The parties determine how many delegates they will apportion to each state. And beyond bound or ‘pledged’ delegates, both the Democratic and the Republican national conventions incorporate unbound or ‘unpledged’ delegates who are free to vote however they wish. The number of unpledged Republican delegates is fairly small, but there are 522 unpledged Democratic superdelegates, a considerable group given that a successful Democratic candidate will need 2,383 delegates in total to become the party’s presidential nominee. Meanwhile a Republican candidate will need to secure 1,237 delegates if they are to avoid a contested convention, which would allow delegates to effectively unbind themselves from the results of primaries and caucuses and cut deals in the second and third round of convention votes.
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On the Democratic side, in a two-horse race, February saw wins for Hillary Clinton in Iowa, Nevada, and South Carolina, while Bernie Sanders took New Hampshire. For the Republicans, after stuttering to second place behind Ted Cruz in Iowa, New Hampshire, South Carolina, and Nevada were all won by Donald Trump, with Jeb Bush the most notable among a flurry of early withdrawals. So the remaining candidates headed into March and what is being billed this year as the first of as many as three Super Tuesdays, with lesser iterations due to take place on 15 March and 26 April.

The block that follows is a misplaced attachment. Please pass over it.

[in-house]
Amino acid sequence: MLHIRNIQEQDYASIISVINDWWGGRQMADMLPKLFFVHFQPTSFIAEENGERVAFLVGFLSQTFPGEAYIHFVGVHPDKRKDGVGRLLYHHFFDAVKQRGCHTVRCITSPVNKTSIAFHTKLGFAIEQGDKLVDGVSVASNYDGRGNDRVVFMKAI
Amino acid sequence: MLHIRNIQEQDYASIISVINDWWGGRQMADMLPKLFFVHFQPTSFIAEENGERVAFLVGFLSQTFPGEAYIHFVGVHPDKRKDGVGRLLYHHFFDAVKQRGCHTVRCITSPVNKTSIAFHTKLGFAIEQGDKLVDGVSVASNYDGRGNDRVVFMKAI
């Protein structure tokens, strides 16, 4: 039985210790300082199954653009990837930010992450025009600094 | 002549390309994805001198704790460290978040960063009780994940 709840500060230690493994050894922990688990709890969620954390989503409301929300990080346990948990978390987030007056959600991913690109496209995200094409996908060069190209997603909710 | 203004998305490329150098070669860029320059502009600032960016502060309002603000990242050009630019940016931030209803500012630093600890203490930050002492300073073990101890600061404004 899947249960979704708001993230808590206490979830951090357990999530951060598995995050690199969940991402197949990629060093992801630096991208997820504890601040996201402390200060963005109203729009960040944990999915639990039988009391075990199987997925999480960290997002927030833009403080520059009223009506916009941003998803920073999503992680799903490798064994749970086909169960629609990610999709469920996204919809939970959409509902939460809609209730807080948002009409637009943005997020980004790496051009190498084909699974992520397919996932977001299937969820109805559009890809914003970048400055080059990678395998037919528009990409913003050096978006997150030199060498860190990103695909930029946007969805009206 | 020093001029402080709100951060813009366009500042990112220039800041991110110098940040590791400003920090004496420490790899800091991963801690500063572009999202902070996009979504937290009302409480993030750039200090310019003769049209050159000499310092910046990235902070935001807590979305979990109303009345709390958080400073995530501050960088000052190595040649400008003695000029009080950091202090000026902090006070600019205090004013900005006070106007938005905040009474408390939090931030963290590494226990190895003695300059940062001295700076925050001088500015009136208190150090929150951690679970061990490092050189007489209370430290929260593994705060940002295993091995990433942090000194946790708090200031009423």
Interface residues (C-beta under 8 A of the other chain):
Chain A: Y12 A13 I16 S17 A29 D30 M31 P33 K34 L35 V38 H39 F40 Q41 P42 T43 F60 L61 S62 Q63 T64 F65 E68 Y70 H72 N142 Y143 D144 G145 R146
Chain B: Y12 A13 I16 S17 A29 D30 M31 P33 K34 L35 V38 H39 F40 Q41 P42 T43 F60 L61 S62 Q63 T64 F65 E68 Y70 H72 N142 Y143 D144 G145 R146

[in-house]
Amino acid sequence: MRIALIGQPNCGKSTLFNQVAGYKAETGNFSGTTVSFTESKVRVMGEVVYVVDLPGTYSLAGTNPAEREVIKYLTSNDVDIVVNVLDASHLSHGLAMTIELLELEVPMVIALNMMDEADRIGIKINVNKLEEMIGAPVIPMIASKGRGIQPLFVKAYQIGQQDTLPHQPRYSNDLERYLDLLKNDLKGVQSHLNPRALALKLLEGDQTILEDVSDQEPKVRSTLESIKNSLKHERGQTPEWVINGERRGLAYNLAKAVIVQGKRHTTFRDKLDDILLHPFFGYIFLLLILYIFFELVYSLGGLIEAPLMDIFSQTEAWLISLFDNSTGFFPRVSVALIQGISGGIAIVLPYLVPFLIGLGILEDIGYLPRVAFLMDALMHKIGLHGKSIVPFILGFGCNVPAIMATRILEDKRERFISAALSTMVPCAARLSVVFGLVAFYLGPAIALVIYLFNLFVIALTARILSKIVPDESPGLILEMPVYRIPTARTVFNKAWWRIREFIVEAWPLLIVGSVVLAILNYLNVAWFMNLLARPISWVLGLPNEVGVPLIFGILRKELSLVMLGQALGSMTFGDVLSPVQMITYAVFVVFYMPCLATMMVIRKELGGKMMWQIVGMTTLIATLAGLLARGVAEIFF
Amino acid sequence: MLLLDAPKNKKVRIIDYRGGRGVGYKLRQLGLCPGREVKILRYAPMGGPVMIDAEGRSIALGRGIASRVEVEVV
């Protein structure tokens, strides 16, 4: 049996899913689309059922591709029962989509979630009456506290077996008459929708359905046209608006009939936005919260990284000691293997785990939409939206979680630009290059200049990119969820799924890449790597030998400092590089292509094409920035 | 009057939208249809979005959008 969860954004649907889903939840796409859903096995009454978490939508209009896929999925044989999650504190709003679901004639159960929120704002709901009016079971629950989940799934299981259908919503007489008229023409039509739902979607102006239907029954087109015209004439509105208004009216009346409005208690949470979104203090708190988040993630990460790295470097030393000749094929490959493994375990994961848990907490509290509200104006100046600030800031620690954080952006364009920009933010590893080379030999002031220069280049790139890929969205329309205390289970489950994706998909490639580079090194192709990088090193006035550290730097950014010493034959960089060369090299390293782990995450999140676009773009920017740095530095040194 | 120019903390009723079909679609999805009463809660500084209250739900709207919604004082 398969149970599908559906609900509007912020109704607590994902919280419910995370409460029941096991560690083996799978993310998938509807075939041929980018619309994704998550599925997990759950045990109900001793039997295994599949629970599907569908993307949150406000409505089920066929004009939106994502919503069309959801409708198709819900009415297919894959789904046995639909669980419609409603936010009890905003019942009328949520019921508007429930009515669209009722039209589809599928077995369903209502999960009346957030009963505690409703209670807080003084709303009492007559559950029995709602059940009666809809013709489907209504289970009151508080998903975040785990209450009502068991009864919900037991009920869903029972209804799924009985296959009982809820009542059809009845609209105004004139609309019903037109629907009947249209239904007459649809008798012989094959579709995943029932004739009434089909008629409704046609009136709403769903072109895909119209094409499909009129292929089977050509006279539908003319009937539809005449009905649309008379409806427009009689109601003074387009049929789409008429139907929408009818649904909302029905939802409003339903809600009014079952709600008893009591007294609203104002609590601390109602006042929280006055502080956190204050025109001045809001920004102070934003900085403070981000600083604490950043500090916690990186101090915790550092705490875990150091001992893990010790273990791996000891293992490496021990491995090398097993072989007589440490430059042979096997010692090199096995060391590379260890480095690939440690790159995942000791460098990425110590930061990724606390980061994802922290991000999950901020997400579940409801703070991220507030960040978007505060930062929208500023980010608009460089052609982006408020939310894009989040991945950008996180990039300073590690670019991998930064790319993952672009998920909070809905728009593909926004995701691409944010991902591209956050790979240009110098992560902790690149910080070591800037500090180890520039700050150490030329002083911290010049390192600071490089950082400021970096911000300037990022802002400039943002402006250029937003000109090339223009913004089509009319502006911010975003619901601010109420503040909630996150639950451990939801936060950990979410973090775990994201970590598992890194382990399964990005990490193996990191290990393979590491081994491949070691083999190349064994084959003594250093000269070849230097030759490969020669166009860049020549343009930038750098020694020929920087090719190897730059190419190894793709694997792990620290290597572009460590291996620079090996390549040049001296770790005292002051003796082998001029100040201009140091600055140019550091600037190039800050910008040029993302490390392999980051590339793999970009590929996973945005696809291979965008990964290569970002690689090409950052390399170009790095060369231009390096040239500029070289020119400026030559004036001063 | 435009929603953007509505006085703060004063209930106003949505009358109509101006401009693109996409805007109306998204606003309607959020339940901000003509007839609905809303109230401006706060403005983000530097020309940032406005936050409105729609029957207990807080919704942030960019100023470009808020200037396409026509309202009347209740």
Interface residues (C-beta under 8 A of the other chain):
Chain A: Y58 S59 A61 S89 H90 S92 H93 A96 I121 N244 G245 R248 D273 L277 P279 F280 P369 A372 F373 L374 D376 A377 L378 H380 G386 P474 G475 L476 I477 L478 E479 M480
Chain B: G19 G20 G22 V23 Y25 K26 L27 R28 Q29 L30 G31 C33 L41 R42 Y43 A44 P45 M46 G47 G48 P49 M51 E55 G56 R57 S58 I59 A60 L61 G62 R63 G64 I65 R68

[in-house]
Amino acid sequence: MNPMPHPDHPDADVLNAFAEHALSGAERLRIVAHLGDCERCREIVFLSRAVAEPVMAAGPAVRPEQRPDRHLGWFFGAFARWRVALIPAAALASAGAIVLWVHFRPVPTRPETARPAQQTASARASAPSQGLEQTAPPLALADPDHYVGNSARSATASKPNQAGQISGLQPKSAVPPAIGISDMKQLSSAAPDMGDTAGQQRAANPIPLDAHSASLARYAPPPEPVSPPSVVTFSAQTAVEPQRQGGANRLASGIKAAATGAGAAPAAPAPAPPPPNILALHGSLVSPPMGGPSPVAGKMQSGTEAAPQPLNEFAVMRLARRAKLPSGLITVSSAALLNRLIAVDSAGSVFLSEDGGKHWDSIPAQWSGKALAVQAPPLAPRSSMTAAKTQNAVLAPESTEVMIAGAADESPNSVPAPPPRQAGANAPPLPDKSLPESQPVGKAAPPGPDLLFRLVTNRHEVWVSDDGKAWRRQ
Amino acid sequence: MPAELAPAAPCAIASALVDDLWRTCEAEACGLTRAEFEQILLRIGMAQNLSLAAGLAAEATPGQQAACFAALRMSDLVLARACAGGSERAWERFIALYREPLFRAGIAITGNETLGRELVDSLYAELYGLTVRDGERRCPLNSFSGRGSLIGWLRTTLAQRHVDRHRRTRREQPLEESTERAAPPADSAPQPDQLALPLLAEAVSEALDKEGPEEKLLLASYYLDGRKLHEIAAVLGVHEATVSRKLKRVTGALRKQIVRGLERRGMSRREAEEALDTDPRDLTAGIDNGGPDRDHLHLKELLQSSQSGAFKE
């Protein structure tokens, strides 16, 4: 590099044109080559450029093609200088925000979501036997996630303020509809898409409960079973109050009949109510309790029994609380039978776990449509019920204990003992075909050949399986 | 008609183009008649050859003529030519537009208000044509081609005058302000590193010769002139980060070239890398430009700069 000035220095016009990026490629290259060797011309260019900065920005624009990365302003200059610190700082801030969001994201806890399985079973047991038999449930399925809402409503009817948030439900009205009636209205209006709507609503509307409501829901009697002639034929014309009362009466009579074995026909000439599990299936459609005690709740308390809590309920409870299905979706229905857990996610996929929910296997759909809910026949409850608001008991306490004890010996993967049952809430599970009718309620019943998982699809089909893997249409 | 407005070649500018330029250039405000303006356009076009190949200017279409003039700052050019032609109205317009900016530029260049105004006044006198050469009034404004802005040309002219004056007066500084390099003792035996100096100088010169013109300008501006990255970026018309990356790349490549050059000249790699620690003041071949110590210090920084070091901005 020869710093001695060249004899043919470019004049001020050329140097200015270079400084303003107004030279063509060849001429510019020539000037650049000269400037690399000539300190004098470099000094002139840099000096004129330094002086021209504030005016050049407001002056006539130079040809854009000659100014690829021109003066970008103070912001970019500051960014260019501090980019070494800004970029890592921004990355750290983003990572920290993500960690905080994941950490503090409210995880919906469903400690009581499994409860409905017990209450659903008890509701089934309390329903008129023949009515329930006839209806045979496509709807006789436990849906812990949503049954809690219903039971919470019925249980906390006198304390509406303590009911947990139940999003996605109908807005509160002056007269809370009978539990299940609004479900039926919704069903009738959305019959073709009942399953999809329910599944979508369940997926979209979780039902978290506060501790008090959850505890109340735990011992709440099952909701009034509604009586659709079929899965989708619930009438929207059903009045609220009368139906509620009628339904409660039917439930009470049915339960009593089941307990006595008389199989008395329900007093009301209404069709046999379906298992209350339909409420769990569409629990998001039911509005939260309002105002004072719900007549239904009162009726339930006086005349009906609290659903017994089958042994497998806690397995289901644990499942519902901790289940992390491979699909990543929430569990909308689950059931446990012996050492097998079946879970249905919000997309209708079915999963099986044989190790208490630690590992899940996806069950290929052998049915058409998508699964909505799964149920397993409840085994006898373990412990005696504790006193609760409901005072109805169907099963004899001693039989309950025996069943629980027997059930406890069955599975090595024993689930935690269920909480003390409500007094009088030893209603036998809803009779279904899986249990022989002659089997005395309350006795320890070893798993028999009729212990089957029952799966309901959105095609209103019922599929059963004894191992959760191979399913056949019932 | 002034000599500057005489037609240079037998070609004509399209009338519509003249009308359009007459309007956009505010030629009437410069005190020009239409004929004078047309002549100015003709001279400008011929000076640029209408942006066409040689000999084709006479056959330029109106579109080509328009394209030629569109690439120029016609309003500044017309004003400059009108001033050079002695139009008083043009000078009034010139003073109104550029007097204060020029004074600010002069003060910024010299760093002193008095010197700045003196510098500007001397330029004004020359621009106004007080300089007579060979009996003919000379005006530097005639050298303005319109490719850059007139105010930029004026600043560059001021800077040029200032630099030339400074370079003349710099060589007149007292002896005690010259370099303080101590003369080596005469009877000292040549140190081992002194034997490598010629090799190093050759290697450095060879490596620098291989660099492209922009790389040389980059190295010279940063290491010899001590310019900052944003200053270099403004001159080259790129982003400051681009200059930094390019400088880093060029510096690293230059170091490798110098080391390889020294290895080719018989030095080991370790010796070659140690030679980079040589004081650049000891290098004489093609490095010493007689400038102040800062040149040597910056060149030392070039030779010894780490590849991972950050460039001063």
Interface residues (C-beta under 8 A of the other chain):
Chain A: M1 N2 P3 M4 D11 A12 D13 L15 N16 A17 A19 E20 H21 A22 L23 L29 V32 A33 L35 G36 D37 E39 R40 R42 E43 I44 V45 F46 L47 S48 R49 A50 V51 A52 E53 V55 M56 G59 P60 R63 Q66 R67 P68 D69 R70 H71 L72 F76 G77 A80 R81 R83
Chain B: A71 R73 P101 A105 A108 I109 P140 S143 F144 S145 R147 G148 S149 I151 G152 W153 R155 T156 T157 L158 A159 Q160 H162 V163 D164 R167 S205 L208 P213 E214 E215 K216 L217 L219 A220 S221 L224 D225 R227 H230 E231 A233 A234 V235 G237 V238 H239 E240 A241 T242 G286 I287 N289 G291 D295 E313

For both parties primaries were held in Alabama, Arkansas, Georgia, Massachusetts, Oklahoma, Tennessee, Texas, Vermont, and Virginia, and caucuses in Colorado and Minnesota. In addition, Republican caucuses took place in Alaska, North Dakota, and Wyoming, and a Democratic caucuses commenced in the territory of American Samoa. With Texas the big prize, in all almost half of the 1,237 delegates required by successful Republican candidates were up for grabs, while 880 delegates were on offer for the Democratic candidates, more than one-third of those needed if they are to become their party’s nominee.
In the Democratic contest Hillary Clinton dominated the south, winning in Alabama, Arkansas, Georgia, Tennessee, Texas, and Virginia. Only Oklahoma was left to Bernie Sanders, who in the north took Colorado, Minnesota, and Vermont, with Massachusetts and American Samoa falling to Clinton. This gave Clinton 518 pledged delegates on the day and Sanders 347, bolstering Clinton’s lead but leaving Sanders steadily in the race.
The Republican primaries and caucuses concluded with wins for Donald Trump in Alabama, Arkansas, Georgia, Massachusetts, Tennessee, Vermont and Virginia, for Ted Cruz in Alaska, Oklahoma, and Texas, and for Marco Rubio in Minnesota, leaving John Kasich and Ben Carson with no states, although Kasich finished second in Vermont and Massachusetts. The caucuses in North Dakota and Wyoming are little more than local gatherings, with no binding polls or votes, delegates from these states officially sent to national convention unpledged and free to settle on any candidate. As a result on Tuesday, Trump gained 254 delegates, with 218 for Cruz, 96 for Rubio, 21 for Kasich, and just 3 for Carson, leaving his campaign in a perilous position.